Nowadays, almost everyone communicates by instant messaging, whether it be email, SMS, MMS, e-chat, etc. They no longer write postcards or letters – and even faxes seem to be falling into disuse.
I partly blame the South African Postal Services for this sorry state of affairs: When you write a letter, you have to stand in a queue at a post office that has limited hours of operation (usually when you yourself are at work), you have to pay a small fortune for the stamps, and then they go and lose your precious letter, or worse, your parcel!
I even discovered a few years back that it was pointless registering international mail, because – as a postal employee informed me snootily – “We only track it to the outbound airport in South Africa. Once it is on the plane, it is outside our control. Every country has its own tracking system, and we do not have access to it.”
Such abdication of responsibility quite simply makes me fume.
But instant messaging has had another worrying impact. In my daily work as an admin assistant at UCT, I have to write a lot of emails. And I mean A LOT.
A very good friend pointed out that she would rather PHONE someone than send an email. That applies to friends AND co-workers. But that just doesn’t work for me. I learned the hard way that, unless you put your requests or replies in writing, the addressee can claim with impunity, “I never received that instruction. You never told me that.”
Apart from that, few people are ever at their desks when you need them. And when they are, they tend to be irritatable and snappy because you’ve caught them unprepared for your preposterous request and because you’ve interrupted them when they were having a leisurely chat with a co-non-worker.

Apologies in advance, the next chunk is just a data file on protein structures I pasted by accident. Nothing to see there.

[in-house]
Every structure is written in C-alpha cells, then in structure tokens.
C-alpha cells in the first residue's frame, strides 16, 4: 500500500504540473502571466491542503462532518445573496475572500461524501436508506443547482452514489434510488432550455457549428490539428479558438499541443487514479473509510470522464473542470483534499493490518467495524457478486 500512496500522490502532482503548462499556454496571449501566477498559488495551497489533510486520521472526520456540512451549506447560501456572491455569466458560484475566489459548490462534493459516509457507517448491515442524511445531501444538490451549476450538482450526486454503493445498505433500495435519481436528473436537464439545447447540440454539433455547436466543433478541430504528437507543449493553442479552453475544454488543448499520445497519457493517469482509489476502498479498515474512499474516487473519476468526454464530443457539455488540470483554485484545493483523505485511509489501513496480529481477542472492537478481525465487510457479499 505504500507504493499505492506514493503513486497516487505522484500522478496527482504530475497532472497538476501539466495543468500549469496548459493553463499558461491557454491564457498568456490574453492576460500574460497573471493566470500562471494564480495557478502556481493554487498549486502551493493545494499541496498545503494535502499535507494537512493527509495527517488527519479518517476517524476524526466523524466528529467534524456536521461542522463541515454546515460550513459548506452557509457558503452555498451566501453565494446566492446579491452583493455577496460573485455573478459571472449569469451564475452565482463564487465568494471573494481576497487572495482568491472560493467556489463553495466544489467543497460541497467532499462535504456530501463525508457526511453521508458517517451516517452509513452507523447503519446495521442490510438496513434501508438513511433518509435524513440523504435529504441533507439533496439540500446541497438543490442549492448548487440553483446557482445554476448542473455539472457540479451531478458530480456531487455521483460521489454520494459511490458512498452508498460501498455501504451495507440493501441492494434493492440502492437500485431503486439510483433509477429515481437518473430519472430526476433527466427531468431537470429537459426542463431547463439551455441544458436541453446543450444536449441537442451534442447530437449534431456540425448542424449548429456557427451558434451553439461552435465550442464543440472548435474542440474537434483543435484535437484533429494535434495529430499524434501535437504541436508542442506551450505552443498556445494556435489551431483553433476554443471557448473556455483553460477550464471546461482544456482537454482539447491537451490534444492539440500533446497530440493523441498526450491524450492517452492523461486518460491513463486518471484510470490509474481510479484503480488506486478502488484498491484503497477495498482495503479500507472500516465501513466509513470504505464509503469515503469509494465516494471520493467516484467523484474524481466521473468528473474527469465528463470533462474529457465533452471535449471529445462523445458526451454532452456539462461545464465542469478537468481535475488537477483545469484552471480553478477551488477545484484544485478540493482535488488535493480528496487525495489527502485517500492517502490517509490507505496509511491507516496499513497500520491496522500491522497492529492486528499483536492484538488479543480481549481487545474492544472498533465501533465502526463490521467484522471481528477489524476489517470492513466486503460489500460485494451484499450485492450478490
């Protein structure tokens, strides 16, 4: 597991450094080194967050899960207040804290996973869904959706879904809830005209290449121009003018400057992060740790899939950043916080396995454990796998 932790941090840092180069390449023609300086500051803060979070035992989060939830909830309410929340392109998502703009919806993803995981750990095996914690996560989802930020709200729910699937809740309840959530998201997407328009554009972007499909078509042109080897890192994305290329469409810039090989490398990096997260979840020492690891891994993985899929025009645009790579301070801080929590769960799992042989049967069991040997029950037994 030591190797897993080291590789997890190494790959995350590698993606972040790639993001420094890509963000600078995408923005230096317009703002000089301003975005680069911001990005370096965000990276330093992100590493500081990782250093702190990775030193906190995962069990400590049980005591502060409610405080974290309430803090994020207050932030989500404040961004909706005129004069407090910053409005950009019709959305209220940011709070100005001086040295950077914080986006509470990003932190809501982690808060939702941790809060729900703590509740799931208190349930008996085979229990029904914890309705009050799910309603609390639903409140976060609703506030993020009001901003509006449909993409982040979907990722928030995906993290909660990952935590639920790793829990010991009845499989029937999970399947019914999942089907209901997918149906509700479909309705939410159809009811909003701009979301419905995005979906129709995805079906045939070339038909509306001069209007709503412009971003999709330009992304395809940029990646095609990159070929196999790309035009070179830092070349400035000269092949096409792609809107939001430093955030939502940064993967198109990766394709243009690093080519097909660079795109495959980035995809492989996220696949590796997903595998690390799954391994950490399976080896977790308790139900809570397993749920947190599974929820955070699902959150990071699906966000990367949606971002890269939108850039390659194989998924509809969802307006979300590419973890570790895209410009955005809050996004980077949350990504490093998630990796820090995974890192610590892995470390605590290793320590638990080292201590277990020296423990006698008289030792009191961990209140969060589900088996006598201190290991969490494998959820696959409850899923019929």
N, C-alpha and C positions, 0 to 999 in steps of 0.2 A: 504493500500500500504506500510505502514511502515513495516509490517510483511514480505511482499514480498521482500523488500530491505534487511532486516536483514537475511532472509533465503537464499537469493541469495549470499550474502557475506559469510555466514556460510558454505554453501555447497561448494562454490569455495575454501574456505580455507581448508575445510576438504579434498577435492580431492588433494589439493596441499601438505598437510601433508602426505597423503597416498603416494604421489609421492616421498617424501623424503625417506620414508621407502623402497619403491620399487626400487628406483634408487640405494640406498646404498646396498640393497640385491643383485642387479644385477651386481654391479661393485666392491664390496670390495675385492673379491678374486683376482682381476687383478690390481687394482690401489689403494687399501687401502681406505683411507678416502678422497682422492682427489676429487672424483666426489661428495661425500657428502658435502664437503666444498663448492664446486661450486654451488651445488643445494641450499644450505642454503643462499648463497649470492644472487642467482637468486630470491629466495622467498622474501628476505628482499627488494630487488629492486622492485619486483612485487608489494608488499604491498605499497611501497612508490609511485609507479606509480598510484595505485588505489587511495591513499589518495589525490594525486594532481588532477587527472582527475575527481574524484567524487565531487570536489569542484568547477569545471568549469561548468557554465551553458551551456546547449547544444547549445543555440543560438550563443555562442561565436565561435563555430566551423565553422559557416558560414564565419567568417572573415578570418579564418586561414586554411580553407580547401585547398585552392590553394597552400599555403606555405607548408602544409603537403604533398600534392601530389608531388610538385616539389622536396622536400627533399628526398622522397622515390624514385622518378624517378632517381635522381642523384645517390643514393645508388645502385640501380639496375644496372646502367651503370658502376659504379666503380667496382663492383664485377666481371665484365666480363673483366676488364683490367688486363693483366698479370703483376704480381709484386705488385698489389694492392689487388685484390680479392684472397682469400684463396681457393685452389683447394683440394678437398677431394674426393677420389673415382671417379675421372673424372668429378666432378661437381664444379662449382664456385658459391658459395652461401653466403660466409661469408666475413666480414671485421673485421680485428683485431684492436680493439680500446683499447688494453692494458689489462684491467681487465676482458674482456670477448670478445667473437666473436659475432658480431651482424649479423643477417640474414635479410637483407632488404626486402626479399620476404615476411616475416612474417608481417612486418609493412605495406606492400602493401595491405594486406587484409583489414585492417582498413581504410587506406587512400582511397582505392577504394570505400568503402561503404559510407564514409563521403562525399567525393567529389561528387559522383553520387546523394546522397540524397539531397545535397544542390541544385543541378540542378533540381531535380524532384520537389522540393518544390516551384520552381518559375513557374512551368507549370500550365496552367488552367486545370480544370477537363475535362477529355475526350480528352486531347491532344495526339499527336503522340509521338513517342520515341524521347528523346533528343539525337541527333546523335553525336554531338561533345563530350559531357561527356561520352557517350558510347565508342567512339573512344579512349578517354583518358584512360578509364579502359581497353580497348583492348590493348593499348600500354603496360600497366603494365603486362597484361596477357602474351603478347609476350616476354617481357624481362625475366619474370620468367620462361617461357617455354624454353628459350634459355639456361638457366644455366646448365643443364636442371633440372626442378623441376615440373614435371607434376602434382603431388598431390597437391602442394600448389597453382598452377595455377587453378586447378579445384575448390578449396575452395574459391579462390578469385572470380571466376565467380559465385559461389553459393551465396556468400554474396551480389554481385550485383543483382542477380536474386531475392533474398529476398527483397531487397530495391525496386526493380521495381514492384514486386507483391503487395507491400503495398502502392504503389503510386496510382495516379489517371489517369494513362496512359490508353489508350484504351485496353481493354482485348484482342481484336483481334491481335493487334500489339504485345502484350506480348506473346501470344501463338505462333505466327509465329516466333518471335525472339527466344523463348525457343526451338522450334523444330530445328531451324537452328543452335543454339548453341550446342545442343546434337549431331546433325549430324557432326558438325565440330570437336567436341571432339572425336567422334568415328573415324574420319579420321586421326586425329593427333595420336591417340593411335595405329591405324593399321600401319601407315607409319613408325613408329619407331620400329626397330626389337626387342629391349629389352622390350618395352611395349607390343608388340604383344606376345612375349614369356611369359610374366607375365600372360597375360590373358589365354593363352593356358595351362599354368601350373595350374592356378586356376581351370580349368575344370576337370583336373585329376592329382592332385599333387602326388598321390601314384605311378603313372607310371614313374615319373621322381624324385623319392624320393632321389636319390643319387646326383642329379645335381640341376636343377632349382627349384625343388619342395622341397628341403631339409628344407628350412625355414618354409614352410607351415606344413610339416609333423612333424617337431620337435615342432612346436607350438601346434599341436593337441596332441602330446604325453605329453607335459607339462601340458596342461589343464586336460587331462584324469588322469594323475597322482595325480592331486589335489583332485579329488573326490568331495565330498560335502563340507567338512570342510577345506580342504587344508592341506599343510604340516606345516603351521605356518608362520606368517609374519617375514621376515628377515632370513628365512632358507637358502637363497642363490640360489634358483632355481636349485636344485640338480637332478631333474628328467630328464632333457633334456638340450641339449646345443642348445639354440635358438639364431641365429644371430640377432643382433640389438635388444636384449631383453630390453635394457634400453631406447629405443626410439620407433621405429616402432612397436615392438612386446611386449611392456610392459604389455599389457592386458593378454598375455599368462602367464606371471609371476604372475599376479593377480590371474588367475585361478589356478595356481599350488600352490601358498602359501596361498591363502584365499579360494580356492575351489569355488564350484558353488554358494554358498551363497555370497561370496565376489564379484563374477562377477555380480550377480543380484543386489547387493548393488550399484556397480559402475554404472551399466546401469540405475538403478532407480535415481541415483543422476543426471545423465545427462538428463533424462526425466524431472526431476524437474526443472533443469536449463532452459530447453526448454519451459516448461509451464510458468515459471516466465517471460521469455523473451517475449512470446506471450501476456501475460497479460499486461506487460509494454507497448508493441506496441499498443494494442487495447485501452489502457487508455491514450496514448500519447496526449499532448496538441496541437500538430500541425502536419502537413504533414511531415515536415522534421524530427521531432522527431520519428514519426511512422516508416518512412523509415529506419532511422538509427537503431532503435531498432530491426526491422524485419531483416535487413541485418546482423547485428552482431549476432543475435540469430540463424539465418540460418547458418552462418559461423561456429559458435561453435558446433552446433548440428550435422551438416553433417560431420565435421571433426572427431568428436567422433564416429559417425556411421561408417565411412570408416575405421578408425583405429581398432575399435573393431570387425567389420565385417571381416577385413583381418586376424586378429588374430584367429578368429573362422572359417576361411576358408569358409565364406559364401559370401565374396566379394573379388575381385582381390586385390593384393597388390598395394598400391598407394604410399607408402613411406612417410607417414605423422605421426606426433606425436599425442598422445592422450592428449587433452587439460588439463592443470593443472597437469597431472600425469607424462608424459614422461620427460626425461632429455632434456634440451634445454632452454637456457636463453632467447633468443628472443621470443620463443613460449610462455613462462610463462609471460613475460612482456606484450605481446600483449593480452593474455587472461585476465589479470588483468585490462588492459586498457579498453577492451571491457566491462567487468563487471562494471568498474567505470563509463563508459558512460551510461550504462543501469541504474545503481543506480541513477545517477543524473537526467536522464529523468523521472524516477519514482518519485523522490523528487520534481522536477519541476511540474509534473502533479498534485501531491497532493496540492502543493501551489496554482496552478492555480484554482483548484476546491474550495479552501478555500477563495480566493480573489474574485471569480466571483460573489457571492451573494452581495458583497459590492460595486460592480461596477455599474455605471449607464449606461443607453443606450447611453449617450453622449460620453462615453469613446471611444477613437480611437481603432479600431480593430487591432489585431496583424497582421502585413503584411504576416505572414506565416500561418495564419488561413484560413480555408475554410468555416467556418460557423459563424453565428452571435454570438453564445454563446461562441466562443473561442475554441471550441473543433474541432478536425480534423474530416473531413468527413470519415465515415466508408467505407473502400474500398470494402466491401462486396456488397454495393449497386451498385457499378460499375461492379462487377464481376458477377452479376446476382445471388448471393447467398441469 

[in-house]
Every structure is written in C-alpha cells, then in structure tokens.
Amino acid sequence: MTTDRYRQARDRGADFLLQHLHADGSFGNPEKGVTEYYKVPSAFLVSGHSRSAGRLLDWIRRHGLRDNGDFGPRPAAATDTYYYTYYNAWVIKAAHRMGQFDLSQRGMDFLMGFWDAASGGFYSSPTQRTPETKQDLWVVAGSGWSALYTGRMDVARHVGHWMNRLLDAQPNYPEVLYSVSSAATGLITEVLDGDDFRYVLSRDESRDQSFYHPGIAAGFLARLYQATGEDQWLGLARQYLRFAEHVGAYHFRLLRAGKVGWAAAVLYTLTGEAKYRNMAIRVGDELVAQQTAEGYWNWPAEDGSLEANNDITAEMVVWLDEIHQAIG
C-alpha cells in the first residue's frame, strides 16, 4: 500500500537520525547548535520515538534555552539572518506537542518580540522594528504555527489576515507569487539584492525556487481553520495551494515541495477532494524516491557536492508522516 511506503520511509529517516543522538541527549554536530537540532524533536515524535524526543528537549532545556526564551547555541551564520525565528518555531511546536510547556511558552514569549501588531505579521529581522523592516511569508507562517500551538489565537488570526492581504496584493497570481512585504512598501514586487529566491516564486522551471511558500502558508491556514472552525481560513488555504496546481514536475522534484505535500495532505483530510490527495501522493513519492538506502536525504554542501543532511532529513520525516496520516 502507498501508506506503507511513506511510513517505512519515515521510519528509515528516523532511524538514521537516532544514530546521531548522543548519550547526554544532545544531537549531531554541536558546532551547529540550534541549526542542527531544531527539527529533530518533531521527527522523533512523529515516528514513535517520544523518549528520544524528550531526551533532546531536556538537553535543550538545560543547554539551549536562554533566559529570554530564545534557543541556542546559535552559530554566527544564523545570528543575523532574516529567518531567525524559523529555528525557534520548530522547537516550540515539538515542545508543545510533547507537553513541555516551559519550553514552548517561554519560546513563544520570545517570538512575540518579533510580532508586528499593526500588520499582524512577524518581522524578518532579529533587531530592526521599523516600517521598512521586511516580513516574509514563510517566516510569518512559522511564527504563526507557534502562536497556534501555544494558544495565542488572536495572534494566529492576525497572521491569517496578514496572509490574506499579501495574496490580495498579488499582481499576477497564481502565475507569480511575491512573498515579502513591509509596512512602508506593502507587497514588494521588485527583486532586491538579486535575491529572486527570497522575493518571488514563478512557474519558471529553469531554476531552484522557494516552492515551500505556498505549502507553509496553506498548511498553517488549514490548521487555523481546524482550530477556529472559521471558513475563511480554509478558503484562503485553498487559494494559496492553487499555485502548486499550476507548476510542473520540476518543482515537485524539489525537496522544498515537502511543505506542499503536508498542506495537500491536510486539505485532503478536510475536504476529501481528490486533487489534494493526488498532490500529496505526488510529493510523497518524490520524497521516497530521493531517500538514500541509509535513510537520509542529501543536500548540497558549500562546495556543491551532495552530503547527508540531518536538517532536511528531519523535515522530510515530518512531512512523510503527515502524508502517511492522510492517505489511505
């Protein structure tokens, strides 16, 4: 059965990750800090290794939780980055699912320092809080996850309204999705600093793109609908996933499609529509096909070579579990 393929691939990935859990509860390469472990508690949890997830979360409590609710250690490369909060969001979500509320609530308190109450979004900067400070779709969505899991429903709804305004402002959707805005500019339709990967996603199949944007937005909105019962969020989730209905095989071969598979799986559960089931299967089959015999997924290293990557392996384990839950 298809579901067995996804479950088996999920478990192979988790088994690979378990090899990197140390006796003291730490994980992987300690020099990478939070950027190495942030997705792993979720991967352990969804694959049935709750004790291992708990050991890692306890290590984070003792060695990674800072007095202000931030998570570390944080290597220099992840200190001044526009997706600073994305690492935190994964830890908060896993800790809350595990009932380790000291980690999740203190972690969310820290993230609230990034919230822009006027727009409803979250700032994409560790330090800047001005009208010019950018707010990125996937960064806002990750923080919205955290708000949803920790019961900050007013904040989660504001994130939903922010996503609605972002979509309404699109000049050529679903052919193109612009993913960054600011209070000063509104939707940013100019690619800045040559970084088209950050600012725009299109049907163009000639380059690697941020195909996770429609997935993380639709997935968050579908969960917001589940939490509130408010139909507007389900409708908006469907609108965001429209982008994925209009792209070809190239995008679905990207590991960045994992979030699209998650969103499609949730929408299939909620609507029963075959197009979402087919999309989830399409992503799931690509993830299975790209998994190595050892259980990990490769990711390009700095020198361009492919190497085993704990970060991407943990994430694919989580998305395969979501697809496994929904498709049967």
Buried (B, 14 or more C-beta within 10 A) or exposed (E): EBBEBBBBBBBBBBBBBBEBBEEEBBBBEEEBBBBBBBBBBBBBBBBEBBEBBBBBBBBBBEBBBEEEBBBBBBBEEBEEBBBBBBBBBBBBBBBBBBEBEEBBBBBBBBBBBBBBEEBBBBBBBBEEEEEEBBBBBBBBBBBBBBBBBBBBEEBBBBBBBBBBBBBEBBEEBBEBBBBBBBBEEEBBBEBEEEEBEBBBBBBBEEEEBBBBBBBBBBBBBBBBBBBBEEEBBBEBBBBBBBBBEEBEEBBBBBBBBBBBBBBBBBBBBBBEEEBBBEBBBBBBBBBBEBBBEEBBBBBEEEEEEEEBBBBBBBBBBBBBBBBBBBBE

So I put everything in writing. Perhaps that’s a bit paranoid, but it works for me.
Despite the time pressure, I take pride in the fact that I make an effort to write clearly and succinctly. I try to make no typographical or grammatical errors, and when they do slip in, despite the automatic spell-checker and grammar-checker, I am mortified.
Nonetheless, I have lost count of the number of instances where the recipients of said emails have failed to follow simple instructions, overlooked important information (even if it was written in bold or highlighted), or simply not bothered to read it properly, thus setting in motion a chain-reaction of errors that takes weeks, and sometimes months, to correct in the slow-moving bureaucracy of UCT.
If these were simply students, that would be understandable. One of them even said to me, with disarming honesty, “I only read the first few lines of emails, and then I delete them.”
But this problem is not just confined to students. It also applies to highly intelligent lecturers who belong to the older, letter-writing generation and to trained and experienced admin staff.
In my darkest days of despair, I did an experiment: I decided that I would henceforth try to convey the requisite information in telegram-style SMS-speak.
I only held out for an hour before I was back to full sentences.